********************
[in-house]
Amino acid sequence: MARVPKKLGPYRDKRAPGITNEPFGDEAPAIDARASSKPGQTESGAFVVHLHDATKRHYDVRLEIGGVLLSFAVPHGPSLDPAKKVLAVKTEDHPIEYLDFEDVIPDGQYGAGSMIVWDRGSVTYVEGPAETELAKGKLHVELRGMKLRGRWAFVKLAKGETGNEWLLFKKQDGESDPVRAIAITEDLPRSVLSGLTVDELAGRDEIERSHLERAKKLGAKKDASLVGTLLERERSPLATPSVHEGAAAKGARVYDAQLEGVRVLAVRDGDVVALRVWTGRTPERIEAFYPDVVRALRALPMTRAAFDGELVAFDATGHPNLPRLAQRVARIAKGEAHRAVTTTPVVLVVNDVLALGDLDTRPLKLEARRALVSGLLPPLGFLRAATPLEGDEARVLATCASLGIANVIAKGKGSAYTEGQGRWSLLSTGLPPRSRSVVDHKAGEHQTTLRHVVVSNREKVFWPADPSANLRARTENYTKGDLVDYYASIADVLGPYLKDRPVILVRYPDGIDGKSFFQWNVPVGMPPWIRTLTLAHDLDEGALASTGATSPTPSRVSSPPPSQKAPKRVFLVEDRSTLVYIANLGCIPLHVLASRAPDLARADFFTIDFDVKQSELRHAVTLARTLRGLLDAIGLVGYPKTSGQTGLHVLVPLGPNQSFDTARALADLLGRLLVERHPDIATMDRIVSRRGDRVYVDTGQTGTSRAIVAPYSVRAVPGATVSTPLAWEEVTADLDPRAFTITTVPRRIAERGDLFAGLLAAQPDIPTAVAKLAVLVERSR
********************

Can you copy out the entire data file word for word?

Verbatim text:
[in-house]
Amino acid sequence: MARVPKKLGPYRDKRAPGITNEPFGDEAPAIDARASSKPGQTESGAFVVHLHDATKRHYDVRLEIGGVLLSFAVPHGPSLDPAKKVLAVKTEDHPIEYLDFEDVIPDGQYGAGSMIVWDRGSVTYVEGPAETELAKGKLHVELRGMKLRGRWAFVKLAKGETGNEWLLFKKQDGESDPVRAIAITEDLPRSVLSGLTVDELAGRDEIERSHLERAKKLGAKKDASLVGTLLERERSPLATPSVHEGAAAKGARVYDAQLEGVRVLAVRDGDVVALRVWTGRTPERIEAFYPDVVRALRALPMTRAAFDGELVAFDATGHPNLPRLAQRVARIAKGEAHRAVTTTPVVLVVNDVLALGDLDTRPLKLEARRALVSGLLPPLGFLRAATPLEGDEARVLATCASLGIANVIAKGKGSAYTEGQGRWSLLSTGLPPRSRSVVDHKAGEHQTTLRHVVVSNREKVFWPADPSANLRARTENYTKGDLVDYYASIADVLGPYLKDRPVILVRYPDGIDGKSFFQWNVPVGMPPWIRTLTLAHDLDEGALASTGATSPTPSRVSSPPPSQKAPKRVFLVEDRSTLVYIANLGCIPLHVLASRAPDLARADFFTIDFDVKQSELRHAVTLARTLRGLLDAIGLVGYPKTSGQTGLHVLVPLGPNQSFDTARALADLLGRLLVERHPDIATMDRIVSRRGDRVYVDTGQTGTSRAIVAPYSVRAVPGATVSTPLAWEEVTADLDPRAFTITTVPRRIAERGDLFAGLLAAQPDIPTAVAKLAVLVERSR